You can’t help but feel a measure of sympathy for Armond White, expelled from the New York Film Critics Circle after 27 years as a member for allegedly heckling Steve McQueen, director of 12 Years A Slave, at an awards dinner.
Maybe he did it. Maybe he didn’t. Still, it seems unduly harsh to boot him out of the Circle on the grounds of what was, at worst, bad manners – if he had been the critic for The New York Times, you can’t imagine he would have been dismissed so summarily.
It also risks sending a message to the Hollywood studios that the media can be brought into line. In this digital age, we critics are a nervous bunch anyway as outlets shrink and the competition from film reviewing websites intensifies. Publicists harass us, asking for advance tip-offs about our opinions, quotes for posters and how many stars we’ve given a film. It is also true that, come awards season every year, a strange consensus emerges. The same films are championed in critics’ polls, as if all the reviewers are of a single mind.
Nonetheless, White is overstating it wildly when he claims that film criticism has lost its independence and that we are now in a world of “group think, unanimity and conformity”.
His views seem tinged with nostalgia for some lost golden age when Pauline Kael and Andrew Sarris were in their pomp and film criticism was somehow more fiery, contentious and independent than it is now. Such an age never really existed. There were plenty of dull and conformist critics in Kael’s era too, not to mention those – the so-called “Paulettes” – who slavishly followed her.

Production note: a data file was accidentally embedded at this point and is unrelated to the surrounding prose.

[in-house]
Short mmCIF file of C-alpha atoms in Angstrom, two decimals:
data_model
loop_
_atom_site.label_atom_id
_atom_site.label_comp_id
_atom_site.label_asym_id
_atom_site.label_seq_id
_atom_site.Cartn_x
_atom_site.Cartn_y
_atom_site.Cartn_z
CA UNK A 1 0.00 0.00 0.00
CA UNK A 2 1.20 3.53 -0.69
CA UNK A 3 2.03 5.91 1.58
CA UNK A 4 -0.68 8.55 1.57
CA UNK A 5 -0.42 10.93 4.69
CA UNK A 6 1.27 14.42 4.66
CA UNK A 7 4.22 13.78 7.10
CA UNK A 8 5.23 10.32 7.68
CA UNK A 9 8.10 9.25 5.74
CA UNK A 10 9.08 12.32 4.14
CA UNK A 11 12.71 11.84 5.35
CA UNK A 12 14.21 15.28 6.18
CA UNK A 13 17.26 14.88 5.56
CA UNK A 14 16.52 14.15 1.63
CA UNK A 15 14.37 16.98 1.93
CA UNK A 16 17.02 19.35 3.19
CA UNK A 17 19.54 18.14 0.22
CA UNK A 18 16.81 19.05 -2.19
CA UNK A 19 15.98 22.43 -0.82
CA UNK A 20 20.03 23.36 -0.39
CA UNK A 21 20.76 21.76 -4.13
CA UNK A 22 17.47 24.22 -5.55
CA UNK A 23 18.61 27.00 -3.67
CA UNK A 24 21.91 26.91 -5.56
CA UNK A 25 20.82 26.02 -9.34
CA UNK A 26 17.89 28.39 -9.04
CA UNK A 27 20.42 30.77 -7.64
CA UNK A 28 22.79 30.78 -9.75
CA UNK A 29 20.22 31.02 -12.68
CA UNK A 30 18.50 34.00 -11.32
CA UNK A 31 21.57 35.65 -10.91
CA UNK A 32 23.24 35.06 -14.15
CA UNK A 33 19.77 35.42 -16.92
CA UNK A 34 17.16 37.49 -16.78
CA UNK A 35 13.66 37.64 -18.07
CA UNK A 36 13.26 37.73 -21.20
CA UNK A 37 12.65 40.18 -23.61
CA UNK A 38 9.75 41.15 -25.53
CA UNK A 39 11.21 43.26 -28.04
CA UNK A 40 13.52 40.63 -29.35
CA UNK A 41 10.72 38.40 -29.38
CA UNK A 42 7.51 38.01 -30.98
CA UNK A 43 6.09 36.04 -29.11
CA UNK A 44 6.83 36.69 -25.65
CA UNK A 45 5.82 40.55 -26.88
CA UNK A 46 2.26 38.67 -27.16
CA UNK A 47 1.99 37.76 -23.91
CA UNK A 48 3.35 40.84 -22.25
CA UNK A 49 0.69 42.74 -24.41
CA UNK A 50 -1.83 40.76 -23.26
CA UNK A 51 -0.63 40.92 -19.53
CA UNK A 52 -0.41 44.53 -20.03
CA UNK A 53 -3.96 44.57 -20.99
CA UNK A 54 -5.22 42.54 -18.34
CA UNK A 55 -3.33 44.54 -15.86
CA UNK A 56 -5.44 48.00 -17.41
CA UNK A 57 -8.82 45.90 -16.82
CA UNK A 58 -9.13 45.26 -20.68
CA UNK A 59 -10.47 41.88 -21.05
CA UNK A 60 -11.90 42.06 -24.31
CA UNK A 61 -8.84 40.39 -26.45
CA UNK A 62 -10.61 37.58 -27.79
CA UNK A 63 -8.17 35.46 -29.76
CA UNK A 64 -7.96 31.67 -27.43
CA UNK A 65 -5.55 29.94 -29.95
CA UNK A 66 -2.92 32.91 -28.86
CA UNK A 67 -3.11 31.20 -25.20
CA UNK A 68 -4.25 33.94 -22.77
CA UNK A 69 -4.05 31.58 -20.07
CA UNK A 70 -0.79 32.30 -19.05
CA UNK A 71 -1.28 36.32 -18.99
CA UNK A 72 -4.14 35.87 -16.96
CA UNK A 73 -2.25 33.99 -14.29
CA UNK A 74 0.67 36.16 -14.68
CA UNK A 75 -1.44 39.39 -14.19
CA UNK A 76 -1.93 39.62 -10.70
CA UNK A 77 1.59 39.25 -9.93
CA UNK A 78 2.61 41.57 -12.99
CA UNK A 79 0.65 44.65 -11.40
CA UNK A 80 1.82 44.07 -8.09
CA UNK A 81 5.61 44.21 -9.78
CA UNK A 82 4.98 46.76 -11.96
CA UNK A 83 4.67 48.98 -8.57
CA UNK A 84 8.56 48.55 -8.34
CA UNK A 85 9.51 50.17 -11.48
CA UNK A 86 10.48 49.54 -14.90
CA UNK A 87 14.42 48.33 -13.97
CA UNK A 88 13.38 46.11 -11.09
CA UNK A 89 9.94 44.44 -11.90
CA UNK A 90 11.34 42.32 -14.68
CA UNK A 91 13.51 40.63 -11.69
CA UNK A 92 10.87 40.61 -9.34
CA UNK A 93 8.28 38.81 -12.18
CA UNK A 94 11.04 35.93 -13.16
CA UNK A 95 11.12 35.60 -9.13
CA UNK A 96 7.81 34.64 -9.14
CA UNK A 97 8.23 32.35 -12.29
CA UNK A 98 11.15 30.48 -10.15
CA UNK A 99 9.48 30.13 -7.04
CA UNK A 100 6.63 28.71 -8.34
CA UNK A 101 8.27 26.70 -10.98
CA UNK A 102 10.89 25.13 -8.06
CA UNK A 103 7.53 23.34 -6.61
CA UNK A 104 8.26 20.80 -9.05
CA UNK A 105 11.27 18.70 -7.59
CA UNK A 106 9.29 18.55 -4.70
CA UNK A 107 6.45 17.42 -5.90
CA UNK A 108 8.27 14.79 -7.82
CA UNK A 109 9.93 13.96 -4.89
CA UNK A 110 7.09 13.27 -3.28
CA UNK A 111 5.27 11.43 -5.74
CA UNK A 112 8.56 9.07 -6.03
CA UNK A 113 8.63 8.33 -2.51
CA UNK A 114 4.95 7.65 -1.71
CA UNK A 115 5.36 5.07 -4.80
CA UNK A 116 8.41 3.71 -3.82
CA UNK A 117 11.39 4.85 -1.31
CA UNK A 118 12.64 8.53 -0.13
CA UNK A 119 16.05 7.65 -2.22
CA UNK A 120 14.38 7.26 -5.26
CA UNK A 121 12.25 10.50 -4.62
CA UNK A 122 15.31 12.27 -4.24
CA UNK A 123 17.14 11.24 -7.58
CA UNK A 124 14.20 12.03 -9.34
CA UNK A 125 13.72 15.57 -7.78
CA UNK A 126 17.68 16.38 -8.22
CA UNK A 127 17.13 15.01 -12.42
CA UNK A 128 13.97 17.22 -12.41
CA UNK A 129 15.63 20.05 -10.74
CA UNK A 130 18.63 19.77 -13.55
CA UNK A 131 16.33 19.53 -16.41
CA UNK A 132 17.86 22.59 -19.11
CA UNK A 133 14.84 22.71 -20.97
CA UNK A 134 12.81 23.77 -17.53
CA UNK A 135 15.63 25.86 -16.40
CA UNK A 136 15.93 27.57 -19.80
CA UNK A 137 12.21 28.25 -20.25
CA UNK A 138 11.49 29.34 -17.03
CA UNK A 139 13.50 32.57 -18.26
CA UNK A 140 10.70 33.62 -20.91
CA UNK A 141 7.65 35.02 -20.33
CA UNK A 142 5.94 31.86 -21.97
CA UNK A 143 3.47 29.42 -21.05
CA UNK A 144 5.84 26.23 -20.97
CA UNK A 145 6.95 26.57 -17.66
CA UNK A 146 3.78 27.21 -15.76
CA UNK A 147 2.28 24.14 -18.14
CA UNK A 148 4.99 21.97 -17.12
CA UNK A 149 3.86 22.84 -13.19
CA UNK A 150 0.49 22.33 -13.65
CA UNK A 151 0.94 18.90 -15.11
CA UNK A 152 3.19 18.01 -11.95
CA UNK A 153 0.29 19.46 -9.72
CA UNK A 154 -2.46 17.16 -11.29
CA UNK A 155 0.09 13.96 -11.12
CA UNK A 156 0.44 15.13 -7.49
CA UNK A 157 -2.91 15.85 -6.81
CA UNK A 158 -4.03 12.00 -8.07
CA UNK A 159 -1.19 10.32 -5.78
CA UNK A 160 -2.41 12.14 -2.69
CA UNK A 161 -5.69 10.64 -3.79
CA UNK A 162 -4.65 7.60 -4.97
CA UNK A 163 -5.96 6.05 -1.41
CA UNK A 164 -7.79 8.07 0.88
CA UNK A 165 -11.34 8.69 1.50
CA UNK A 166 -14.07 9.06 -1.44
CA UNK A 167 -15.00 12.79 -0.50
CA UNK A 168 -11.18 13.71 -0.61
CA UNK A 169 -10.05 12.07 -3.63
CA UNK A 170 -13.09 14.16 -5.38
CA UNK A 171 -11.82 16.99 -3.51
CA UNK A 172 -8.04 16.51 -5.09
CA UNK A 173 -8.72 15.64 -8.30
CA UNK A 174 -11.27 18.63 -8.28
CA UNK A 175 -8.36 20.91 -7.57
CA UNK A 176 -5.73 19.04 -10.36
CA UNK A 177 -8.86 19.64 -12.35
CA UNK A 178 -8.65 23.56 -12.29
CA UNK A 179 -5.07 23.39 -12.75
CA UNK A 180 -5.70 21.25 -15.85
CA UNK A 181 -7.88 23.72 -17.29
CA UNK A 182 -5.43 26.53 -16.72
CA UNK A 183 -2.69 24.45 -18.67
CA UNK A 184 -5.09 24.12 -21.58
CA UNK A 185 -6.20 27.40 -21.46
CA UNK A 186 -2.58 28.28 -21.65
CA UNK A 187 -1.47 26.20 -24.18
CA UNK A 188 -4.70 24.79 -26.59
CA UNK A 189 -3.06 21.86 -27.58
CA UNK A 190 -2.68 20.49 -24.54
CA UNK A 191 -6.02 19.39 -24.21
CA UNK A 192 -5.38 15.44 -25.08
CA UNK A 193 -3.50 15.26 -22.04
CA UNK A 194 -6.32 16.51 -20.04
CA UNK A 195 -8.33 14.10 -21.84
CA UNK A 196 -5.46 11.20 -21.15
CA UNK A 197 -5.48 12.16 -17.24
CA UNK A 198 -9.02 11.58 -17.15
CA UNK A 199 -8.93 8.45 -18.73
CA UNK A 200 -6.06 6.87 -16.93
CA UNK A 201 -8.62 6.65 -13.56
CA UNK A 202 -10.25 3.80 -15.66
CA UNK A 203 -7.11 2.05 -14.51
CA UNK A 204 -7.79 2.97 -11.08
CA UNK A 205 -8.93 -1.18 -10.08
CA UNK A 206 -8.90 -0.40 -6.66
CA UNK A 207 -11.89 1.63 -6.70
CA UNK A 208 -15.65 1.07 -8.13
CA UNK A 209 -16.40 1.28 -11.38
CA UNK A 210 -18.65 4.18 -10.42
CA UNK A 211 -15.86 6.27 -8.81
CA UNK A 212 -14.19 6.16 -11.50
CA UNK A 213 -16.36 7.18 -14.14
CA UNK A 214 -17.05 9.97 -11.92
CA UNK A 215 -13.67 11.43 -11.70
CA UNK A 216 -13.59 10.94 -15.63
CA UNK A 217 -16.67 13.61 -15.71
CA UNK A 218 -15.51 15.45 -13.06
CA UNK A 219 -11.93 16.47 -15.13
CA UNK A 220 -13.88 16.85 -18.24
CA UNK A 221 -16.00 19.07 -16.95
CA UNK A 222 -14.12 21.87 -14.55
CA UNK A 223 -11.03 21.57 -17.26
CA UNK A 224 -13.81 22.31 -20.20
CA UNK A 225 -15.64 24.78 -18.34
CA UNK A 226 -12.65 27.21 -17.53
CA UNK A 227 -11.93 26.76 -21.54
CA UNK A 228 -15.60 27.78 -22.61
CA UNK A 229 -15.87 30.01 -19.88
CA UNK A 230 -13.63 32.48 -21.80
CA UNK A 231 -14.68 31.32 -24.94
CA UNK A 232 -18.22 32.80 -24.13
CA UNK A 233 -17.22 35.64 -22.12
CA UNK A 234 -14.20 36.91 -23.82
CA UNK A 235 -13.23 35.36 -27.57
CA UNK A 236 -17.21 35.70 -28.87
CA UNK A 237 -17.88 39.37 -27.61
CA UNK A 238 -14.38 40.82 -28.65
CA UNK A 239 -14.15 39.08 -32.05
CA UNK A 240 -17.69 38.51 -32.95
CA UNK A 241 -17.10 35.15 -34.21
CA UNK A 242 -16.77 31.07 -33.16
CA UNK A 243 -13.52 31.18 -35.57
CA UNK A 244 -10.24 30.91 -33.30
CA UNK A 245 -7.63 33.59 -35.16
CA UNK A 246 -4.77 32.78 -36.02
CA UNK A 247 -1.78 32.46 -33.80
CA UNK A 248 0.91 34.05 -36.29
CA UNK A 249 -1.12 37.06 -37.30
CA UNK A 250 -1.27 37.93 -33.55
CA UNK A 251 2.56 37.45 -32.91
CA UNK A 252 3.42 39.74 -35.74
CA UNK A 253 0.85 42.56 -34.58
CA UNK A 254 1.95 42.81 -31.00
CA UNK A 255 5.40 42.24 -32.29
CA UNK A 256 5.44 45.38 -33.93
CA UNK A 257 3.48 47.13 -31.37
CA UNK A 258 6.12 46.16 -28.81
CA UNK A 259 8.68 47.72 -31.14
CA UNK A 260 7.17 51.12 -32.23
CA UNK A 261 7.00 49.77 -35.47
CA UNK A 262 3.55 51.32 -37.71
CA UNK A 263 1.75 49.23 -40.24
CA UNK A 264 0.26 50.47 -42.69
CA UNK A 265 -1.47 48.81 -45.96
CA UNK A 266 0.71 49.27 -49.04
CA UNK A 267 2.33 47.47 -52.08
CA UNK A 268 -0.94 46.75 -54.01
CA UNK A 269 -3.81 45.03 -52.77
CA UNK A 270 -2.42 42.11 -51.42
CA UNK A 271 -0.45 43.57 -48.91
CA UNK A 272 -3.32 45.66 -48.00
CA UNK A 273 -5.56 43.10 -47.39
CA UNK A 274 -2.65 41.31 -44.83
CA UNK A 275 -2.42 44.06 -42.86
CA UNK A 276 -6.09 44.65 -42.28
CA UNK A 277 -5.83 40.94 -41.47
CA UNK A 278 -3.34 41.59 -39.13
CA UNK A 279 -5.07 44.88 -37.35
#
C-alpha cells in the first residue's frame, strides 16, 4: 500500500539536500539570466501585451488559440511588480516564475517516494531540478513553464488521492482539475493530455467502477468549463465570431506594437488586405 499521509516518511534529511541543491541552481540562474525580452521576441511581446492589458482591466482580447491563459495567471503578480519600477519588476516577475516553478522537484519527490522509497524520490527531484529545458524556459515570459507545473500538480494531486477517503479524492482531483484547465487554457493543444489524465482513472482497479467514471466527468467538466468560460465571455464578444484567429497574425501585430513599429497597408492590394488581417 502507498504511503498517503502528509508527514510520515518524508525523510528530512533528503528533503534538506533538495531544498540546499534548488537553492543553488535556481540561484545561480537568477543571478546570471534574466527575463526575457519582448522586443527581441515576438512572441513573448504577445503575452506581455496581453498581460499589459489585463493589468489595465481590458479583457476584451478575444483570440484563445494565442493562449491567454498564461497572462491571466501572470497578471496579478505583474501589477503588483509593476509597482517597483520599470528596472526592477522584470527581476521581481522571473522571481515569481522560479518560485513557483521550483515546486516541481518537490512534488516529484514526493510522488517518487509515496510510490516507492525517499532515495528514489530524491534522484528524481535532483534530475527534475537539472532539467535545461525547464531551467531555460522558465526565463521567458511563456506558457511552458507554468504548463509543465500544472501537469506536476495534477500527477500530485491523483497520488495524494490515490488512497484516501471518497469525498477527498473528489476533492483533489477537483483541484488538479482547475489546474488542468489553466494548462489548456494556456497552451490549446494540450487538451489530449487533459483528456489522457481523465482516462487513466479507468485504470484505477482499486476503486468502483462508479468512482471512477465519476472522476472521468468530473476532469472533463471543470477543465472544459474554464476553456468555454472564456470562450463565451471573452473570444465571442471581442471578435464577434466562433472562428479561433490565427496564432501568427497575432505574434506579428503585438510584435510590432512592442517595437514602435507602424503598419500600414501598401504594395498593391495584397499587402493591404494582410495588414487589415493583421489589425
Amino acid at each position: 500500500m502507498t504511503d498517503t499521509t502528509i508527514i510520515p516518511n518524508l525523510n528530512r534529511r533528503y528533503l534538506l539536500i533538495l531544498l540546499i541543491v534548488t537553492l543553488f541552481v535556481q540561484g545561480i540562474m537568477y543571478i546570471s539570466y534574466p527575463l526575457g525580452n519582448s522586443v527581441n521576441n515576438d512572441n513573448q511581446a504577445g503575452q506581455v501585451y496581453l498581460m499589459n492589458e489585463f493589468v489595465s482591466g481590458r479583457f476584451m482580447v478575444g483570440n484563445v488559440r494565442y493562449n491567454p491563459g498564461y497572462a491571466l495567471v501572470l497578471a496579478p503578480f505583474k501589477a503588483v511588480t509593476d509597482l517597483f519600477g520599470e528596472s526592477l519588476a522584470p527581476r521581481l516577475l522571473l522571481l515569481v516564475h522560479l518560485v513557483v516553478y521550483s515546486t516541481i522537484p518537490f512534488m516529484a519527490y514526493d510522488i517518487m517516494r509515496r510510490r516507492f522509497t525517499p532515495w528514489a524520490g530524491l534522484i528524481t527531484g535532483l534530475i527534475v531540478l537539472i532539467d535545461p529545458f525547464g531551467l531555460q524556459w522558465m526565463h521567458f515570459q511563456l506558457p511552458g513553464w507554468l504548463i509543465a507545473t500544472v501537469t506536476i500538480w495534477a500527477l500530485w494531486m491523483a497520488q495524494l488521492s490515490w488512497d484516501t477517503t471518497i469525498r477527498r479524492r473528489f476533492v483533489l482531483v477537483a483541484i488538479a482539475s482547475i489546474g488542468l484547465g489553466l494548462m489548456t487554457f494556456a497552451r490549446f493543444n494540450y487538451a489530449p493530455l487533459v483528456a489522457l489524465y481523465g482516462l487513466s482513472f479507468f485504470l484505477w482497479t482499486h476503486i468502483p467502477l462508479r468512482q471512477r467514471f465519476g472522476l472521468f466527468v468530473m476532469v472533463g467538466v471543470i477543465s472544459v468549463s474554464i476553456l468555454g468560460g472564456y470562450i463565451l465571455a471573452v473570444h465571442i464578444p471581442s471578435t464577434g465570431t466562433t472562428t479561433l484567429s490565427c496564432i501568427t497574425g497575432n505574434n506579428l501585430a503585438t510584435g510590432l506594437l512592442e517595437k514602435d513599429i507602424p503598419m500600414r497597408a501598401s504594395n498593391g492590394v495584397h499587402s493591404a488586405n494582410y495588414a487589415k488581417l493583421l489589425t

As for awards shows bringing critics and those they write about too close together, there is nothing new in that either. In the UK in years gone by, after press screenings of films, the critics would go and have lunch with the directors and actors. Then, they would write their reviews. This hardly seemed a system to guarantee independent thinking.
If you want bile, contrarianism and quirkiness in film reviewing, there is far more of that out there today than ever before – and it doesn’t all come from Armond White either.Reuse content